Roughly half the nation's business economists say they think the U.S. economy will slip into recession by the end of next year, and three-fourths envision such a downturn beginning by the end of 2021.
The finding comes from the latest survey by the National Association for Business Economics of its member economists. Just 10 percent of them say they foresee a recession beginning this year. At the other extreme, only 11 percent expect the economy to avoid a recession through 2021.
The economy began its expansion in June 2009, when the Great Recession officially ended. If it endures beyond June this year, the expansion will become the longest on record. Compared with others, the current one has been tepid, with annual economic growth averaging just slightly above 2 percent. But many economists say its modest pace has helped prolong the expansion, in part by keeping inflation in check.
The NABE economists approve of the Federal Reserve's management of interest rates, with nearly three-quarters of them calling the Fed's policymaking "about right."
Having raised rates four times last year, the Fed and its chairman, Jerome Powell, have pledged to be "patient" about rates — which most analysts have taken to mean that they're done raising rates for at least a few months. Investors are collectively betting that the Fed won't raise its benchmark rate at all this year. But the NABE survey found that 39 percent of economists foresee one rate increase — and 26 percent say they think the Fed will raise rates twice this year.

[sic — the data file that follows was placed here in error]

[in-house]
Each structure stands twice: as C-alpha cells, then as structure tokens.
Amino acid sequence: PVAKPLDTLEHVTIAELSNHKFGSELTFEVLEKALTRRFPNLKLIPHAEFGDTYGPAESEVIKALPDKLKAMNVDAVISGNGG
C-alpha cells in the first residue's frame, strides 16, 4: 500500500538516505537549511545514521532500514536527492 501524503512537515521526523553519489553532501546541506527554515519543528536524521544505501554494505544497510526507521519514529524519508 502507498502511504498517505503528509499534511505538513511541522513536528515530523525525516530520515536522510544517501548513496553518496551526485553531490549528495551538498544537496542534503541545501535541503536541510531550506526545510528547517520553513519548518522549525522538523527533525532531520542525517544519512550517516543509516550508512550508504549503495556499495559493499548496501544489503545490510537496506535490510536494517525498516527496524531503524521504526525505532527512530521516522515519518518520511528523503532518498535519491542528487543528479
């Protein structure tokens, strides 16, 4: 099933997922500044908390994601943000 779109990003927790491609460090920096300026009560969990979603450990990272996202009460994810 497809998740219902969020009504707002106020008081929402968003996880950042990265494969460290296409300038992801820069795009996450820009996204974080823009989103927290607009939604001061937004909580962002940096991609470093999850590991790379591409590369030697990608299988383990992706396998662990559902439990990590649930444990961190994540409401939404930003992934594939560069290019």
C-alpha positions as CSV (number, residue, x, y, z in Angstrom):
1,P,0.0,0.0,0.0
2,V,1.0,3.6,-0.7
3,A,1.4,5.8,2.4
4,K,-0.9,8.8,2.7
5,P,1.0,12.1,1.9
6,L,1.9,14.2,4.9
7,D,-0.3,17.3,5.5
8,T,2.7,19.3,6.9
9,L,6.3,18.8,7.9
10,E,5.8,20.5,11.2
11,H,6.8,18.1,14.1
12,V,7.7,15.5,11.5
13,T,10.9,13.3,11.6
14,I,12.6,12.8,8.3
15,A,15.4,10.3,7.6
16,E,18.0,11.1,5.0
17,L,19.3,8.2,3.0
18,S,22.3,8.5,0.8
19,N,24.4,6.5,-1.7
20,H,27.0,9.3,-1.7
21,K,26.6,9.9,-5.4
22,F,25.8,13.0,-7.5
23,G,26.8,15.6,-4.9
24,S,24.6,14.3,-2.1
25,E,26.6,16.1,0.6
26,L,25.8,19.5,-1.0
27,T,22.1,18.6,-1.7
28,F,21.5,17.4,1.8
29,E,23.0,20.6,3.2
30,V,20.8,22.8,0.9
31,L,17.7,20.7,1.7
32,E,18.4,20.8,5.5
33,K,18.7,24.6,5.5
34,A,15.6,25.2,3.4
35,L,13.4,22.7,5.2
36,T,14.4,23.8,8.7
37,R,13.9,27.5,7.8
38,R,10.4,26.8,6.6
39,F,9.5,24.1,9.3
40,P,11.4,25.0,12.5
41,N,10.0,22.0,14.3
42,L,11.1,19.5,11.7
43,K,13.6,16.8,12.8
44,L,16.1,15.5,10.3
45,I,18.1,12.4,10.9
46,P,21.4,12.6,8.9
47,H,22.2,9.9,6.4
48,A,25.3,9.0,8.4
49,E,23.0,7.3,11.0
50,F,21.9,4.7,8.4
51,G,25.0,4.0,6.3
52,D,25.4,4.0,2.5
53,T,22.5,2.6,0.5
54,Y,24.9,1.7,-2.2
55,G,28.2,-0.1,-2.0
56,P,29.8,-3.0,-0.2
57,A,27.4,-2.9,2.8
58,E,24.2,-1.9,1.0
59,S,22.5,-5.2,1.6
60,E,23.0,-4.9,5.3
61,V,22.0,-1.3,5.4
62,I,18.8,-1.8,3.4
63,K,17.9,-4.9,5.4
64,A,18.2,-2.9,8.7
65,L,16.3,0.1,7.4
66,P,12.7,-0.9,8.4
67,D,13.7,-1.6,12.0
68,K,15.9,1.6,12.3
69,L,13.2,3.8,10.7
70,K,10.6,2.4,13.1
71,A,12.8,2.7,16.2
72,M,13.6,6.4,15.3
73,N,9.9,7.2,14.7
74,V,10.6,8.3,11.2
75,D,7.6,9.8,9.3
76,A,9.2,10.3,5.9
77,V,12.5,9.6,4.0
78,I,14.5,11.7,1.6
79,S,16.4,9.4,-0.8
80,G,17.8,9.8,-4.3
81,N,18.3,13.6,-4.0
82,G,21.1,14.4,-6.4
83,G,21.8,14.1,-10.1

In other areas, the NABE survey found:
—The economists were divided on how to address the government's swollen budget deficits, with about half of them favoring higher taxes and half favoring spending restraints. Among potential tax increases, 50 percent support a broad-based energy or carbon tax, and 48 percent support raising individual or corporate taxes.
— On a proposal by Rep. Alexandria Ocasio-Cortez, a freshman New York Democrat, to raise the marginal tax rate on the very wealthy to 70 percent, 42 percent of respondents to the NABE survey said they thought such a tax would have a net negative effect. By contrast, 17 percent said they believed it would benefit the economy. An additional 33 percent of those surveyed said the effect could be negative or positive depending on how the extra tax revenue were used.
— More than 90 percent of NABE economists said the increased tariffs that the Trump administration has imposed in its trade conflicts with China and other countries will slow economic growth this year. Their estimates range from a subtraction of one-fourth of a percentage point in growth to a reduction of 1 percentage point or more.